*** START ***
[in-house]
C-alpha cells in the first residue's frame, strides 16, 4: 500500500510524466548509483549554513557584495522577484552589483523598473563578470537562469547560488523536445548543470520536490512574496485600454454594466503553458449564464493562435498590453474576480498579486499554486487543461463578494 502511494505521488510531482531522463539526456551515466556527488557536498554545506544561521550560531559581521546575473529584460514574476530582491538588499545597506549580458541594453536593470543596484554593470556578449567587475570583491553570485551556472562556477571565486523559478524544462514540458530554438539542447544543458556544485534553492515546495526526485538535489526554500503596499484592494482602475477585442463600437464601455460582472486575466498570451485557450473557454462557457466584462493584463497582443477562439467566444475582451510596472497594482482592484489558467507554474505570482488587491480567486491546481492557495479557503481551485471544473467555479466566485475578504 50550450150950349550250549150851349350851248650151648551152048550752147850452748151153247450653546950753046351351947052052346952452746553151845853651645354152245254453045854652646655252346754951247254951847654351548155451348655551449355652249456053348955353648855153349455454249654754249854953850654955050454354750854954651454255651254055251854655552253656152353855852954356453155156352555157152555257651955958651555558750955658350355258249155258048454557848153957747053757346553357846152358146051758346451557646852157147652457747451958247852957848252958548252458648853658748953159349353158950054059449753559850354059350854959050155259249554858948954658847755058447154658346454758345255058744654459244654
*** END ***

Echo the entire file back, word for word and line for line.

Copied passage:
[in-house]
C-alpha cells in the first residue's frame, strides 16, 4: 500500500510524466548509483549554513557584495522577484552589483523598473563578470537562469547560488523536445548543470520536490512574496485600454454594466503553458449564464493562435498590453474576480498579486499554486487543461463578494 502511494505521488510531482531522463539526456551515466556527488557536498554545506544561521550560531559581521546575473529584460514574476530582491538588499545597506549580458541594453536593470543596484554593470556578449567587475570583491553570485551556472562556477571565486523559478524544462514540458530554438539542447544543458556544485534553492515546495526526485538535489526554500503596499484592494482602475477585442463600437464601455460582472486575466498570451485557450473557454462557457466584462493584463497582443477562439467566444475582451510596472497594482482592484489558467507554474505570482488587491480567486491546481492557495479557503481551485471544473467555479466566485475578504 50550450150950349550250549150851349350851248650151648551152048550752147850452748151153247450653546950753046351351947052052346952452746553151845853651645354152245254453045854652646655252346754951247254951847654351548155451348655551449355652249456053348955353648855153349455454249654754249854953850654955050454354750854954651454255651254055251854655552253656152353855852954356453155156352555157152555257651955958651555558750955658350355258249155258048454557848153957747053757346553357846152358146051758346451557646852157147652457747451958247852957848252958548252458648853658748953159349353158950054059449753559850354059350854959050155259249554858948954658847755058447154658346454758345255058744654459244654